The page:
Remarkably, the fact that polls show 38 percent of Americans identify as independent in a two-party system such as ours hasn’t become part of the national conversation. That’s starting to change.
Along with the economy, partisanship and its corrosive effect on policymaking have become the two most important issues for our country . . . In Maryland, I, as an independent voter, can’t make my voice heard in a primary election although I’m fully expected to fund these contests with my taxpayer dollars. The reason being, if you are not affiliated with one of the two major political parties, you can’t vote . . .
While increasing numbers of Americans reject party politics, our electoral process still is regulated by the two parties . . . Most independents hold some views that are considered to be conservative, as well some that are liberal. They don’t fit neatly into a Democrat or Republican box. For these reasons, and for the fact that I like to choose the best candidate (not the best party), I’ve claimed the independent moniker for years. Now I have added another reason, possibly more important than those stated previously — to effect structural change in the American political process.The article brings up a number of important points. But the real question is: if Independent voters are dissatisfied with the Republican-Democrat two-party state, why do they continue voting for Democrats and Republicans rather than Independents? It should also go without saying that any investigation into the suppression of the Independent vote should also investigate the suppression of Independent and third party candidates for office.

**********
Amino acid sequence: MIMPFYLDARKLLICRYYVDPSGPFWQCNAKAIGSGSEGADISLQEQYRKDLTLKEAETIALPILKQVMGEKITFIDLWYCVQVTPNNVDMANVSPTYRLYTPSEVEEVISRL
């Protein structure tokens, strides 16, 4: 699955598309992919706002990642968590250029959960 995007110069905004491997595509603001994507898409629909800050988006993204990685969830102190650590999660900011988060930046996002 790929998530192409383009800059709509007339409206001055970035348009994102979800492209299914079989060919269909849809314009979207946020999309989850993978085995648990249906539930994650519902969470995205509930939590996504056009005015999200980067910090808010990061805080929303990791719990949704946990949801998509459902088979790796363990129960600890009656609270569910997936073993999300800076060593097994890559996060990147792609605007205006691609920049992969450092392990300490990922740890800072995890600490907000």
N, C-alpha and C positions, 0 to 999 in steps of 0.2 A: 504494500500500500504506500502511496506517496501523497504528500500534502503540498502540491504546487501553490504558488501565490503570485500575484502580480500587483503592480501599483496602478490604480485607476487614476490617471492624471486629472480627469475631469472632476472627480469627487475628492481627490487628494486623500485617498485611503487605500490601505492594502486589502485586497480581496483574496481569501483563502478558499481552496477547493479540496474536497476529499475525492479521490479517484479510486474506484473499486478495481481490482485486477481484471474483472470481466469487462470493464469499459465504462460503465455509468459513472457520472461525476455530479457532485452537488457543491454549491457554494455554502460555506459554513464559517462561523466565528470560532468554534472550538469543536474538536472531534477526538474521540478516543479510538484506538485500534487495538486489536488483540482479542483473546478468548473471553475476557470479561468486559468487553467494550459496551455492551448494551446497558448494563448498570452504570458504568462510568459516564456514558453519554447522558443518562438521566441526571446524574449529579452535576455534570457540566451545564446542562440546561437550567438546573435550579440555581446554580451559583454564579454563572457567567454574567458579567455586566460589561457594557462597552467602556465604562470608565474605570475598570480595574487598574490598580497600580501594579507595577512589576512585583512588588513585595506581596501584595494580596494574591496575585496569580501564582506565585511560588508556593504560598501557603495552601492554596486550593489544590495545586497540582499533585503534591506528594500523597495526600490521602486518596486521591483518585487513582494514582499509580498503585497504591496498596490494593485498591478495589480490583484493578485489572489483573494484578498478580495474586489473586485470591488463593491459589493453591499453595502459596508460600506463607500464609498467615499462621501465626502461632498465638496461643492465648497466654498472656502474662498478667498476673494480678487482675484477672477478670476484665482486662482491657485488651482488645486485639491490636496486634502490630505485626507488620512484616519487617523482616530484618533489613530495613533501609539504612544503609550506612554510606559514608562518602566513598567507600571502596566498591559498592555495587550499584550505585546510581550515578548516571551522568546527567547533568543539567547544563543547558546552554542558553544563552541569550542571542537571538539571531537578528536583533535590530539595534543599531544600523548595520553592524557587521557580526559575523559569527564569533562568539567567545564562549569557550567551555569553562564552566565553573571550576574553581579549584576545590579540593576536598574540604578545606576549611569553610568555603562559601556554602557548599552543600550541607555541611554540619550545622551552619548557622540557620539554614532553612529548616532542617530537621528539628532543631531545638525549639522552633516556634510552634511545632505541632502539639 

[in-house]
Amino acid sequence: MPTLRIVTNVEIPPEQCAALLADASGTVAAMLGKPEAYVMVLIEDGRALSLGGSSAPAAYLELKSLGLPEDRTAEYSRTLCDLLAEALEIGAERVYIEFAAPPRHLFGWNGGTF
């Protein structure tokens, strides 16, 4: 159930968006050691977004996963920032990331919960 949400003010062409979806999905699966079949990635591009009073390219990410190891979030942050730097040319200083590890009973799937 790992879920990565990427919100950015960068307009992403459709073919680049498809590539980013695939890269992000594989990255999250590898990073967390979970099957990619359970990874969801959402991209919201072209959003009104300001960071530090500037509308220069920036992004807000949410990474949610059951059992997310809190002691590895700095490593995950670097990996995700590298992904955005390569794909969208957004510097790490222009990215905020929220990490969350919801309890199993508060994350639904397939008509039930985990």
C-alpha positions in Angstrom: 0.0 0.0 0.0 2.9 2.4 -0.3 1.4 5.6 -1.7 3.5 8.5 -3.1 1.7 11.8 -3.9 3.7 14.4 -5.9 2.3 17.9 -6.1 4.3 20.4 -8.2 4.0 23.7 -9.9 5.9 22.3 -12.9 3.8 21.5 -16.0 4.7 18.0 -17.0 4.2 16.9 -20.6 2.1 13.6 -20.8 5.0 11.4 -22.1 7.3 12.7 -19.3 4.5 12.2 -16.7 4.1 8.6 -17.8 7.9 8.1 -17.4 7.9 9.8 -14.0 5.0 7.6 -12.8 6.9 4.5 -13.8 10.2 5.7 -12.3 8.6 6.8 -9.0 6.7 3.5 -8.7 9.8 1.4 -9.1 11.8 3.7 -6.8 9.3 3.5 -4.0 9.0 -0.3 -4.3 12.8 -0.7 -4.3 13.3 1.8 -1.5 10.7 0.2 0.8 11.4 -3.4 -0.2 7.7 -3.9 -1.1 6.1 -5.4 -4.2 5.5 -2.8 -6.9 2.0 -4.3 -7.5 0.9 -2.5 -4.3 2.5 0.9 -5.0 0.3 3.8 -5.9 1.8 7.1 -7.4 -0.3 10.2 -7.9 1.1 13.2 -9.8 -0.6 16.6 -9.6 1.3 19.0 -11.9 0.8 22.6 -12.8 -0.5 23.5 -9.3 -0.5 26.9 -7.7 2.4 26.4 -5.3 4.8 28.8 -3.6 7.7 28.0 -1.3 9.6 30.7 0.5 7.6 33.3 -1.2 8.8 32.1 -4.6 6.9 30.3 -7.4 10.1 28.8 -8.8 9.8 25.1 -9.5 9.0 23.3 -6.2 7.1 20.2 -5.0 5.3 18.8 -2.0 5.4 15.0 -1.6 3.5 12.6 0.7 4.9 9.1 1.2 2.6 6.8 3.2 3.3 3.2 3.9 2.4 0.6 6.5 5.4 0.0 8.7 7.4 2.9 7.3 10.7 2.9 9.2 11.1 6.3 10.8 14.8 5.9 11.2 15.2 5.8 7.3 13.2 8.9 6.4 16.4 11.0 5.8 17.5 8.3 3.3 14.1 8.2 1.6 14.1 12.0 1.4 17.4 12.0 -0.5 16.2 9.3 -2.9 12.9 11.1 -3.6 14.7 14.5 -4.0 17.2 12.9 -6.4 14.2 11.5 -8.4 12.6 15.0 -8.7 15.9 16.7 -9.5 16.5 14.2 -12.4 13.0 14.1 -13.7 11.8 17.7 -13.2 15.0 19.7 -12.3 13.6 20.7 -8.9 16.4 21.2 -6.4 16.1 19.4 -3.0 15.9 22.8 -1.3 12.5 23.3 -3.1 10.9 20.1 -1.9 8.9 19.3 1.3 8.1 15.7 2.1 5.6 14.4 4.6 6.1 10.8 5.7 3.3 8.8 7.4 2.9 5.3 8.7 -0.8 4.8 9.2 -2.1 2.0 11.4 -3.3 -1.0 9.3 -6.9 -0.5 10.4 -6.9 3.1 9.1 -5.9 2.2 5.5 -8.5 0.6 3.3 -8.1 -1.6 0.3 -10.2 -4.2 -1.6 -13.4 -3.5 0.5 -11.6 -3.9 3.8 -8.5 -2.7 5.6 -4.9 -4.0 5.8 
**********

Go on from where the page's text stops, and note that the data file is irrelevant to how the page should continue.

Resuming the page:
Independent voters in the IndependentVoting.org network — a national association of independents with organization in 40 states — are spearheading a campaign to persuade Congress to hold hearings on the second-class status of Independents and to shed light on the ways that partisanship has become so hard-wired into the political process . . . Voting rights are coming to mean the efforts of unaffiliated voters to push for structural reforms needed to lessen the power and privilege of political parties and to empower the nearly 40 percent of Americans who identify as Independents.